First they flirted with James Hill, before he joined AFC Bournemouth. Then, his fellow centre-half John Souttar.
But after getting the red carpet treatment during a guided tour around Bramall Lane, the Heart of Midlothian defender agreed a pre-contract with Rangers. “The steal of the century,” Craig Levein called it.
Sheffield Wednesday boss and chairman unhappy after attackers leave for Premier League
Latest on Pierce Charles contract talks as Darren Moore confirms Sheffield Wednesday transfer possibility
Sheffield United left baffled about key man's injury ahead of big Middlesbrough trip
Sheffield Wednesday: Key update on Lee Gregory, Michael Smith latest and fans' Josh Windass worries
Sheffield United: Oli Arblaster's brilliant message to fans after making debut for boyhood club
Given there was never any prospect of officials in Edinburgh allowing the 25-year-old to depart on loan, Paul Heckingbottom was clearly working on the assumption at the beginning of the month that United’s deals would be permanent. But somehow, somewhere, wires had become crossed. Within days of seeing Souttar lured away to Ibrox, United’s recruitment gurus began compiling a list of potential loan signings - a process which, after also considering Liverpool’s Rhys Williams, eventually saw them broker a loan agreement for Brentford defender Goode.
“I’m aggressive, I like to be involved but also try and bring the ball out from the back,” he said after being unveiled before the deadline. “One thing you can guarantee is that I’ll leave it all out there. I’m desperate to play and be involved.”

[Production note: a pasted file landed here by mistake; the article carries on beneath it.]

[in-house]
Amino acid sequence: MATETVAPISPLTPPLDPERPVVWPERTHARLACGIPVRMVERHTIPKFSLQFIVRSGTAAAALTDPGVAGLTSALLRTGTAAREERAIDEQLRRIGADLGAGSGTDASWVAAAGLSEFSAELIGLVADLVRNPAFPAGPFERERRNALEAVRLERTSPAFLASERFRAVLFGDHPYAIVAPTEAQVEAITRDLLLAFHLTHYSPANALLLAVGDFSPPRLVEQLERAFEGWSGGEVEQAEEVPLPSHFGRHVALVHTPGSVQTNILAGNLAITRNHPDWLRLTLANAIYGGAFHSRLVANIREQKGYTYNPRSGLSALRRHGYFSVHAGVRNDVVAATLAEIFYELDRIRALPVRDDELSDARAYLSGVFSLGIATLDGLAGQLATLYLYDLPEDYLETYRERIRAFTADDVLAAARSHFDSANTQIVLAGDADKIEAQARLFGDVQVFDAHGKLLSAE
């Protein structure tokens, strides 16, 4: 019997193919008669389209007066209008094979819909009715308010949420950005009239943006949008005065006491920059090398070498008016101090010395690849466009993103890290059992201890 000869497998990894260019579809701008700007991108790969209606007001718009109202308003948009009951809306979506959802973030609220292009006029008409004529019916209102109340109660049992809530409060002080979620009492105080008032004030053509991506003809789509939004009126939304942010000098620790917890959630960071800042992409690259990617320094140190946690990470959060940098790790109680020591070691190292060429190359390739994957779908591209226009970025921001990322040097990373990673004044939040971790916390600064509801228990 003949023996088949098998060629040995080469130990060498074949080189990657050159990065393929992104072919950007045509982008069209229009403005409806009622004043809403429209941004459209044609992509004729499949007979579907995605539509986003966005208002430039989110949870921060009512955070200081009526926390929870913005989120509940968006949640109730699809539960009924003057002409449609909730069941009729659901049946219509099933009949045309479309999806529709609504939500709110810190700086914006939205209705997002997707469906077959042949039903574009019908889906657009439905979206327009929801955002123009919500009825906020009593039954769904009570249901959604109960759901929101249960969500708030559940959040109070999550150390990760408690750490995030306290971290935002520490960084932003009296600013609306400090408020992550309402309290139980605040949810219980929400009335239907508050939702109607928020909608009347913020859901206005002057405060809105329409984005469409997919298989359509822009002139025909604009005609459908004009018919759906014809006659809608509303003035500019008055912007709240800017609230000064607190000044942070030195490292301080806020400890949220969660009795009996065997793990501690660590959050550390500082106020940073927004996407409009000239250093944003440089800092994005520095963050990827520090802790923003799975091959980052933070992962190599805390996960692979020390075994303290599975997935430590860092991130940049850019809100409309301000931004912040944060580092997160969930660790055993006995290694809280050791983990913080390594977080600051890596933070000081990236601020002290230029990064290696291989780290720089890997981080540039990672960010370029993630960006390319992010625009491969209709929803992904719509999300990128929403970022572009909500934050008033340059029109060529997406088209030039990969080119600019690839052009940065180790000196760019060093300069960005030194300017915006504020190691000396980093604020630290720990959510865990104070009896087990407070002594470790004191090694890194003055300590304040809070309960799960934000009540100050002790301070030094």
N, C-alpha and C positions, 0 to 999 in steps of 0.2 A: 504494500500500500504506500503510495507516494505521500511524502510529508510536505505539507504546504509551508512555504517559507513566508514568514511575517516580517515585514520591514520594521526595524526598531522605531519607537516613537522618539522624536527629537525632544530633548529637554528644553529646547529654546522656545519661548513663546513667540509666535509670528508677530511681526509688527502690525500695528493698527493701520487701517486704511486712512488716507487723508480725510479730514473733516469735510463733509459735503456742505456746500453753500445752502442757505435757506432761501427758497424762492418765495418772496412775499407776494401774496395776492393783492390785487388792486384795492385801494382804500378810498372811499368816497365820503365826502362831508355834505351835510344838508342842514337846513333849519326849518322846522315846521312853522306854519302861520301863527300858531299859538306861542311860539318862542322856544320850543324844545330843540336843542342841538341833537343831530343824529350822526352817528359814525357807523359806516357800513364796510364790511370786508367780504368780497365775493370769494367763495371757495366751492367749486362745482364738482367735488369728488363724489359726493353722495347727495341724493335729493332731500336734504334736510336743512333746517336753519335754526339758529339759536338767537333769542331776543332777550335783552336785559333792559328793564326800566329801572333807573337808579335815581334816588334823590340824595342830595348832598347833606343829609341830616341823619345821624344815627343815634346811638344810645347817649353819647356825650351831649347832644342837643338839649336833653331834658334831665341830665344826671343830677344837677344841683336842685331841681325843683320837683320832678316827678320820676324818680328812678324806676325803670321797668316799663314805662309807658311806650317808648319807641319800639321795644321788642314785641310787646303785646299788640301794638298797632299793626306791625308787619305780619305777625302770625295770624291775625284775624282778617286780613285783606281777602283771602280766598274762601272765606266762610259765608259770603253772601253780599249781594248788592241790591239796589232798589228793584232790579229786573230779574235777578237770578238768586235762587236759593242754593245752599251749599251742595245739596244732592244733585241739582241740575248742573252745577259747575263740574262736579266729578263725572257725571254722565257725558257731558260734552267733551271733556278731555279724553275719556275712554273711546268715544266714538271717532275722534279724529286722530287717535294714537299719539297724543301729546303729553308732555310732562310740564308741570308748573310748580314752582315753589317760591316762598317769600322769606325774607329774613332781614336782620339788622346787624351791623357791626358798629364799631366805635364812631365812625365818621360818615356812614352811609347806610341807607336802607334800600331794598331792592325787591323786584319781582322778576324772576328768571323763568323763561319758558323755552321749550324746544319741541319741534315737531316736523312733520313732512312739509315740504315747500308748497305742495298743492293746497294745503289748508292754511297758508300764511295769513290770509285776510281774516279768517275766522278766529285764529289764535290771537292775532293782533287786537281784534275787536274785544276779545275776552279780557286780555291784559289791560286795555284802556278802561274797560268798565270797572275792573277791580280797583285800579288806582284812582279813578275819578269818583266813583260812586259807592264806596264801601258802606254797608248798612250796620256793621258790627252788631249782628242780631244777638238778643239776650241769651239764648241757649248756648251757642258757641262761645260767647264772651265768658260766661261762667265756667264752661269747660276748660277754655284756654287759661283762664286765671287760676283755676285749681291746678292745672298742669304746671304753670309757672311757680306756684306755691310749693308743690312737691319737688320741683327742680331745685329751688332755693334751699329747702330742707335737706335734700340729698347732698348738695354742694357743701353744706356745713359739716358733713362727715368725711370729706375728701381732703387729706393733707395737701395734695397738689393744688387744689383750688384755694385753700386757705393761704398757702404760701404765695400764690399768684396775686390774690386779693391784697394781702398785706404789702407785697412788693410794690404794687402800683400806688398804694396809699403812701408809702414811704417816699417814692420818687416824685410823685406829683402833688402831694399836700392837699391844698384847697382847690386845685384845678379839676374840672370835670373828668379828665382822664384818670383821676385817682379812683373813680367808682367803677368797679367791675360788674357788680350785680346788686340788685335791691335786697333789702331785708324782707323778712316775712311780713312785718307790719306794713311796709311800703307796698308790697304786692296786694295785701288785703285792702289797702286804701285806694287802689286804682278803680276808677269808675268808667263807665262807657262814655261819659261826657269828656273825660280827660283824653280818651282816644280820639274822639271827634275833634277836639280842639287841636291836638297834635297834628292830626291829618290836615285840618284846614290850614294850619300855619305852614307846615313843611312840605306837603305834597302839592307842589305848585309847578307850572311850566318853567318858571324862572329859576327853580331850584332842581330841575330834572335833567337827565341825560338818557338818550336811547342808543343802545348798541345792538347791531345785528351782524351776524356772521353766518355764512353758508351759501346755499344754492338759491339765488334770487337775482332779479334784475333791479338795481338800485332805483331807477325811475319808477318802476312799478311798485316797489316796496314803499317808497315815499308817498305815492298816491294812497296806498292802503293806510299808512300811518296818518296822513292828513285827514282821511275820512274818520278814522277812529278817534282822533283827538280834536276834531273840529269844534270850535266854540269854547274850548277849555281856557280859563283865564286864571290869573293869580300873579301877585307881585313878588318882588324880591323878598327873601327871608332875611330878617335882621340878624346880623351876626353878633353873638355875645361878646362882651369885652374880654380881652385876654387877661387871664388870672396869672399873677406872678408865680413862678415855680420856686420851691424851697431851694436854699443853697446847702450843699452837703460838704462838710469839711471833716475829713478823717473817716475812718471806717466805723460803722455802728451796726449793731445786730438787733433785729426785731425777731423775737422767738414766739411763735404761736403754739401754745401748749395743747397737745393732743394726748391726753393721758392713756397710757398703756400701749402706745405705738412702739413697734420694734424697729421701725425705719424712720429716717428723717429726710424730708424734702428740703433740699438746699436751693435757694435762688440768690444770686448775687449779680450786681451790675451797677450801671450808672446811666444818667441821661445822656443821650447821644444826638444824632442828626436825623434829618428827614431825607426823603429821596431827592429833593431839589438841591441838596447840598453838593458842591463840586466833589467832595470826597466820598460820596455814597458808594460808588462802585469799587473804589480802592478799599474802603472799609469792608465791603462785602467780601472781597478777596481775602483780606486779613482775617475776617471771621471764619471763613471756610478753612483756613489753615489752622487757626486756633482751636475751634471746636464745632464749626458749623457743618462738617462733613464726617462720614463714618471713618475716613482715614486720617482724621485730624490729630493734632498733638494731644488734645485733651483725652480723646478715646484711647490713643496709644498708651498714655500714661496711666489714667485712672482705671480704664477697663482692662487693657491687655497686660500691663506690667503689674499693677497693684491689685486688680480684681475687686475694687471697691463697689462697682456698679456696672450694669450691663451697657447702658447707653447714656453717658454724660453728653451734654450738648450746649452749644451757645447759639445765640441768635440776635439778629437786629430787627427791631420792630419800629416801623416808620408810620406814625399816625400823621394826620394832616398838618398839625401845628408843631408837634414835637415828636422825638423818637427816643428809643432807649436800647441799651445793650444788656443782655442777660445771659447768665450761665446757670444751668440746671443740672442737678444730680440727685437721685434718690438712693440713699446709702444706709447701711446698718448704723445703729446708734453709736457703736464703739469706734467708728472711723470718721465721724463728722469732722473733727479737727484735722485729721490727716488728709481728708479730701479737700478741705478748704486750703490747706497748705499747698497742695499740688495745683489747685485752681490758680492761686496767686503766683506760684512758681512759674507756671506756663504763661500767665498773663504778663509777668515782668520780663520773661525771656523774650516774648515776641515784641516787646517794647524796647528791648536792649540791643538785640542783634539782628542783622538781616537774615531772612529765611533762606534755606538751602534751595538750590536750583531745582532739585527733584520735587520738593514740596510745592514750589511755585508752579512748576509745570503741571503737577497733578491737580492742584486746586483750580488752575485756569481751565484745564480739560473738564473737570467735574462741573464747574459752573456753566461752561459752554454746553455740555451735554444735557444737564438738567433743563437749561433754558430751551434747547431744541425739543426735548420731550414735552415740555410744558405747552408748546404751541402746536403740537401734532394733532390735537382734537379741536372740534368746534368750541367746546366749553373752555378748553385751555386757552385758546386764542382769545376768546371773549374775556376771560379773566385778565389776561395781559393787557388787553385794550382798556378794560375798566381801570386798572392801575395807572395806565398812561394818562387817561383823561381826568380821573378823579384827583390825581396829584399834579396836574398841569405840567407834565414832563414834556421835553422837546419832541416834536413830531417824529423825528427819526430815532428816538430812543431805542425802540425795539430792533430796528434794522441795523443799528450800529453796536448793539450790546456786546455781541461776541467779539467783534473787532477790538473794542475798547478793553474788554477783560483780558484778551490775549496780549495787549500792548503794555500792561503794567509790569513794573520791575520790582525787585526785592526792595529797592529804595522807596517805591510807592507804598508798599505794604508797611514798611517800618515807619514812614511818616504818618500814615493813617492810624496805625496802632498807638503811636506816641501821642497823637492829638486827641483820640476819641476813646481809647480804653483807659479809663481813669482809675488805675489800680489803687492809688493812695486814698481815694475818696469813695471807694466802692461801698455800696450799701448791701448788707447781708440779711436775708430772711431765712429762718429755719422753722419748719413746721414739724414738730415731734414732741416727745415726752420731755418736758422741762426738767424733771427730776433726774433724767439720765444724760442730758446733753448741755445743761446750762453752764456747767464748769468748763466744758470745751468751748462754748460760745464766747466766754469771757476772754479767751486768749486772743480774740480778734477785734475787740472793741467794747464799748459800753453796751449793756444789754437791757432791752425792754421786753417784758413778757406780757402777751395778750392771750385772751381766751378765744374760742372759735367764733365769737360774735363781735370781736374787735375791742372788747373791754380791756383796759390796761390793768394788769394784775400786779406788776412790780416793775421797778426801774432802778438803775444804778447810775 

Heckingbottom steps up
Although United’s search for a new centre-half has dominated the news agenda in recent weeks, the flurry of names being linked with moves to South Yorkshire has distracted attention from another fascinating development. Previously in charge of the club’s under-23’s team and a former caretaker manager, many observers painted Heckingbottom as a lackey for the board when he was appointed in November.
It was an unfair and inaccurate portrayal, given that he had proven himself a talented if slightly unlucky head coach during spells with Barnsley, Leeds and Hibernian before accepting the invitation to join United’s academy. But given that his two most recent predecessors - Chris Wilder and Slavisa Jokanovic had both departed in pretty acrimonious circumstances - also an easy one to make.
Over the past few weeks, however, Heckingbottom has changed perceptions as well as results. Before leading United to victory over Peterborough last weekend - their fifth win in seven Championship outings under his command - the 44-year-old demonstrated that, far from being a puppet, he is prepared to criticise the hierarchy if he sees fit. Albeit, after complaining United had been “too slow” to negotiate with some of his targets, using slightly more moderate and diplomatic language than Wilder and Jokanovic.
Former Blade backs Goode to shine